“Okay, I’ve separated all of it.” Susan said.
Betty walked Susan through entering everything into the logbook, a simple but repetitive task that involved a lot of box checking and double-checking the checked-off boxes.
“Now,” Betty lowered her voice again, “for the spares.”
“Uh-huh.” Susan wanted to hang up. Whatever came next couldn’t be good.
“Take all the vials and carefully pack them in the Styrofoam container with the red lid under my desk. Do you see it?”
Susan looked. “Yes.”
“Do it carefully. Make sure none of them break.”
Betty hadn’t seemed as concerned about the other samples. But Susan did as she was told, noting that the container had grooves worn in the bottom from vials that had come before. The vials she put in filled it half-way.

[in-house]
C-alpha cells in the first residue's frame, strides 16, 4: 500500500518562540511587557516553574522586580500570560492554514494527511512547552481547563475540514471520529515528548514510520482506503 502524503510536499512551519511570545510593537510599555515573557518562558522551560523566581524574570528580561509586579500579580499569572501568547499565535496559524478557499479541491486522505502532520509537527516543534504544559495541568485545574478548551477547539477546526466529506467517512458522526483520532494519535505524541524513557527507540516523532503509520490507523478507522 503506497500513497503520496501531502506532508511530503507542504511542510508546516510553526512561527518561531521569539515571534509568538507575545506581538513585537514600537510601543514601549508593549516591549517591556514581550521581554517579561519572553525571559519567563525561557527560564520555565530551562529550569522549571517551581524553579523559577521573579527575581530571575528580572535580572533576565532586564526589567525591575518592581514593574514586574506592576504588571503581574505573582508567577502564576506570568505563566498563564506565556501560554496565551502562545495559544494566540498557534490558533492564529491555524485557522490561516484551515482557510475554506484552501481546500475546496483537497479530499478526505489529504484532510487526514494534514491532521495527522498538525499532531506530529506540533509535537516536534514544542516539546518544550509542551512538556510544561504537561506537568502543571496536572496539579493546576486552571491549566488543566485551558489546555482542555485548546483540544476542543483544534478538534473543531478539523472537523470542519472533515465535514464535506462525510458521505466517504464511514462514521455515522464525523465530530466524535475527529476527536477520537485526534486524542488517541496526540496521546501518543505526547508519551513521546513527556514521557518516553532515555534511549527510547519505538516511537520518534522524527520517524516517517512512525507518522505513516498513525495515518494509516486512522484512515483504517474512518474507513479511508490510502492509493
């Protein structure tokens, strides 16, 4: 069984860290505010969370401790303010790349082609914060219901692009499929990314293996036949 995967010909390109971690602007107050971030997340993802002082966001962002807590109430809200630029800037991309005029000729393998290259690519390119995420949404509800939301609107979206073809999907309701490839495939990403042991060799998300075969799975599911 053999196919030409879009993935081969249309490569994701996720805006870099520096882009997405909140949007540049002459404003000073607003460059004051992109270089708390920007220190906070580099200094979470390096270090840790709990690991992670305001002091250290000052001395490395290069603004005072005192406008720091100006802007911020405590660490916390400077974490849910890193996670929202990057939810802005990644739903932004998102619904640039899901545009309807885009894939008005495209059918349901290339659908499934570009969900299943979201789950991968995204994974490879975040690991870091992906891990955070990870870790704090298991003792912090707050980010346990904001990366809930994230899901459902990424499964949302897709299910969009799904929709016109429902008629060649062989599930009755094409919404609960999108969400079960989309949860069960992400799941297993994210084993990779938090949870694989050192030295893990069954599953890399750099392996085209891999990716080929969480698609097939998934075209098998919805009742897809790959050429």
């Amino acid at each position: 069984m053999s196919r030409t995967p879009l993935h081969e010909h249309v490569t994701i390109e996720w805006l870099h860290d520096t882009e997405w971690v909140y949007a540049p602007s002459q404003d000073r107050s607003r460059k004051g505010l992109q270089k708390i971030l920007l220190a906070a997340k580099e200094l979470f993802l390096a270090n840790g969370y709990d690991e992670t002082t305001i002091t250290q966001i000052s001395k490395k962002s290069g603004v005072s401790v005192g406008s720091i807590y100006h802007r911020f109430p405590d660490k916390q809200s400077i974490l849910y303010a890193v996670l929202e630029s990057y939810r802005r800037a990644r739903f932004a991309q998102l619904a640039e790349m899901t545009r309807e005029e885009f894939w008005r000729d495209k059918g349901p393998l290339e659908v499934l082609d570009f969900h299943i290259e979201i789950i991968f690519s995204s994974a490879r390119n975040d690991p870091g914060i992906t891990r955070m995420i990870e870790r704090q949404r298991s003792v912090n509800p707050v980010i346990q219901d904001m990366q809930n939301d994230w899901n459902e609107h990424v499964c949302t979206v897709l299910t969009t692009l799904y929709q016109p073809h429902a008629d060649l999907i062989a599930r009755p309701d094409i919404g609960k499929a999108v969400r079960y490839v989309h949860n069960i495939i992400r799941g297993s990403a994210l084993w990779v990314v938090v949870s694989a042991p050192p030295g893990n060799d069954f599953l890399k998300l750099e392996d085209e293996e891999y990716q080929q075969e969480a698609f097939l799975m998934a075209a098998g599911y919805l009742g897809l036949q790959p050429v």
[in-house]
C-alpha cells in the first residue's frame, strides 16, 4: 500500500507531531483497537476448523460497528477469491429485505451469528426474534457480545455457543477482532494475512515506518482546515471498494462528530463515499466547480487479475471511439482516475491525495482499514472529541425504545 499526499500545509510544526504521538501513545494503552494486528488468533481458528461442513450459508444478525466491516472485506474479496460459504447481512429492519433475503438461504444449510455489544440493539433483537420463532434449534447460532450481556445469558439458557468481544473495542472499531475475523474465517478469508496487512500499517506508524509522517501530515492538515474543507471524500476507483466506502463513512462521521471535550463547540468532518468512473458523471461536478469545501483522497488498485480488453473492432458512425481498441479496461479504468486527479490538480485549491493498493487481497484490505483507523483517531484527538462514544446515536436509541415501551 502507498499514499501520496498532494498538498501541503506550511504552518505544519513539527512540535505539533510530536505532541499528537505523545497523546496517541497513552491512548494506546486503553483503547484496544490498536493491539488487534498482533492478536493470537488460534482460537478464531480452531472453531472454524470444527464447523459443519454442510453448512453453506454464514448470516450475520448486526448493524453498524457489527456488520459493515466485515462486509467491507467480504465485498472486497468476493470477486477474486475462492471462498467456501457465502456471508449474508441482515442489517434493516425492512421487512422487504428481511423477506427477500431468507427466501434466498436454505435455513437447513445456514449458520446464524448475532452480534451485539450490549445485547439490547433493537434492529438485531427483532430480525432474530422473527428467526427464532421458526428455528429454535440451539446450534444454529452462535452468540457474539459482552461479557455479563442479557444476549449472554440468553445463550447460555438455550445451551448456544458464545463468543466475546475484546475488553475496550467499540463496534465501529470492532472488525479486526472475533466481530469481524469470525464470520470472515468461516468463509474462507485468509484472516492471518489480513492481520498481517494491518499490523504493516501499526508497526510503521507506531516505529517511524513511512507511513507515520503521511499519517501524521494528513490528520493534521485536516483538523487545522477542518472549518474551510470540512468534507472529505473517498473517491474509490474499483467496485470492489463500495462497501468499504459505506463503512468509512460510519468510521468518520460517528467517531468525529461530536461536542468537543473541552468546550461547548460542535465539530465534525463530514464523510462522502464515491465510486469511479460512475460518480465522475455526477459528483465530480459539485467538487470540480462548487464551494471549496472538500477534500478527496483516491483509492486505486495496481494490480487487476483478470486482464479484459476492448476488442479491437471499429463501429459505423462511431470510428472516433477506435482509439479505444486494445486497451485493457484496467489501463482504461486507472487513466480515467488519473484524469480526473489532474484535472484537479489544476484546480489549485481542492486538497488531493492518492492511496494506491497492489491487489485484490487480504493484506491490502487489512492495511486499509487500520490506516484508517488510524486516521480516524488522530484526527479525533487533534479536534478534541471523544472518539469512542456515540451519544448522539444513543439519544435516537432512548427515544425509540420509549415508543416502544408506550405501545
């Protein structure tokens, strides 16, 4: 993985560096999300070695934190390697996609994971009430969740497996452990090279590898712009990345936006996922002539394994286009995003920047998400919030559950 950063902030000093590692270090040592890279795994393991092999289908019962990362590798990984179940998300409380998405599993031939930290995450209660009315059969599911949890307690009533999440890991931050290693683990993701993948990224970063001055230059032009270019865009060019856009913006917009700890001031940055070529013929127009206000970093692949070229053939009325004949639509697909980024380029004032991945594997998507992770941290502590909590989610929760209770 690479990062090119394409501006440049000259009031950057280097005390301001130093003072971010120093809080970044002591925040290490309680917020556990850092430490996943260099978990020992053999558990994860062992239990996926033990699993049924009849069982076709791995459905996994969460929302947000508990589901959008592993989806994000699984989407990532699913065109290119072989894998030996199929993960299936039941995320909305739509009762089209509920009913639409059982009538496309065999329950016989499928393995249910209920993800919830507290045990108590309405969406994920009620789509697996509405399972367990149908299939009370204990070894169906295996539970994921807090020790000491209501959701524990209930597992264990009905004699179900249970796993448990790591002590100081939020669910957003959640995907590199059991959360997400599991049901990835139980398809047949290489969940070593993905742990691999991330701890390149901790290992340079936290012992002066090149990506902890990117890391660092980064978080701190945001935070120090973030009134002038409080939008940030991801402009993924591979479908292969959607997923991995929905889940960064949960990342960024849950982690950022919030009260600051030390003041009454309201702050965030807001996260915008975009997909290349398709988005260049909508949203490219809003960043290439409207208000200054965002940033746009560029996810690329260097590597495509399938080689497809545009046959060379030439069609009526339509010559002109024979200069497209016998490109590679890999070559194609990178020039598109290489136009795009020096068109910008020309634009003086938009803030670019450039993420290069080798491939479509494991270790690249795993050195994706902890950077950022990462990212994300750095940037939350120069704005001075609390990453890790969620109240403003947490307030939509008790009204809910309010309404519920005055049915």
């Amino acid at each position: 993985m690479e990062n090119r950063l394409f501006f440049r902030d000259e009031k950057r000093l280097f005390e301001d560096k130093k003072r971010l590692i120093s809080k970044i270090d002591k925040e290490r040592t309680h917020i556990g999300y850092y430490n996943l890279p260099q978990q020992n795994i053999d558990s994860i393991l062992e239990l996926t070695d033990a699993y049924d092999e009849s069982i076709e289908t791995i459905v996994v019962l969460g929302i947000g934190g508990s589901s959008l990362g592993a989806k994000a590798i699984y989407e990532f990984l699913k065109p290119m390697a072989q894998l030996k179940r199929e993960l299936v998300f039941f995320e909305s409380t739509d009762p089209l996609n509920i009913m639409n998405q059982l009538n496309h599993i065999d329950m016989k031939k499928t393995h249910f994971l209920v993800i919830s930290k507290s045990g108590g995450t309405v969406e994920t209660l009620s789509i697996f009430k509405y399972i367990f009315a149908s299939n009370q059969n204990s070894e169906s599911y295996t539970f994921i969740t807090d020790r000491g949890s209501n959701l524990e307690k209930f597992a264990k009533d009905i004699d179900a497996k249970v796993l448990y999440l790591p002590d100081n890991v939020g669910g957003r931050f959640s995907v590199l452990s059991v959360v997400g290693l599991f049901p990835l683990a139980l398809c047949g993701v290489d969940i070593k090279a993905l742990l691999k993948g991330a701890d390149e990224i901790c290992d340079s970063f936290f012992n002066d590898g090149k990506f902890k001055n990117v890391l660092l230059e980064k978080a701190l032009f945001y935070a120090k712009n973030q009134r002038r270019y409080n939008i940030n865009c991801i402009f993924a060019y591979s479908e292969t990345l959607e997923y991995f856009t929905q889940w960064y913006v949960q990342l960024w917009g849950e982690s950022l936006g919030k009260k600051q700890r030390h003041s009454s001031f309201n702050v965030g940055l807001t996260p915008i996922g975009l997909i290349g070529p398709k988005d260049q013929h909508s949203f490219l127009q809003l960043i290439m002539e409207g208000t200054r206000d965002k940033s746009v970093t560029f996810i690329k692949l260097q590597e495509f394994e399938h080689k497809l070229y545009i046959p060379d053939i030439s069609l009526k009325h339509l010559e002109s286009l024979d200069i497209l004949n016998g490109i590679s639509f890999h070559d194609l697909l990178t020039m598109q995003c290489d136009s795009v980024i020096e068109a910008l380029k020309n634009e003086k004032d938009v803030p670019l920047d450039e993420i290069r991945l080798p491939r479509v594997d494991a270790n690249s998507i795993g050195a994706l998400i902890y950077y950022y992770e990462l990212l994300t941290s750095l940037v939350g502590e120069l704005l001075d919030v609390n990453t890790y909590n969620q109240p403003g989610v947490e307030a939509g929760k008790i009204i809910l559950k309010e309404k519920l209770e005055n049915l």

“Okay,” she told Betty. “The vials are done.”
Betty let out a loud breath.
“The other samples need to be put in the green Styrofoam container.”
“Uh-huh.” Susan looked under the desk. There it was. She filled it up, too. Three-quarters full.
“Are you done yet? It’s getting late.”
“Yeah, I’m done. Pick-up isn’t until 5 a.m., right?” Susan said.
“Yes, 5 a.m. pick-up. Make sure the log is back and the log’s samples are on my desk. Now…the red box needs to go to the left outside the back door. Behind the bushes. The green box to the right. It’s very important. Red left. Green right. Got it?”
Susan repeated, “Red left. Green right.”
"Go do it. Hurry.”
Susan stacked the Styrofoam boxes, the lid of the red one fitting into the base of the green one. She put the phone down, grabbed the boxes, and headed to the back door. She propped it open and went out. The moon’s light was the only illumination in the back, but she could still see where the dirt behind the bushes had been brushed and tamped down repeatedly. Red right, green left? That was it, wasn’t it?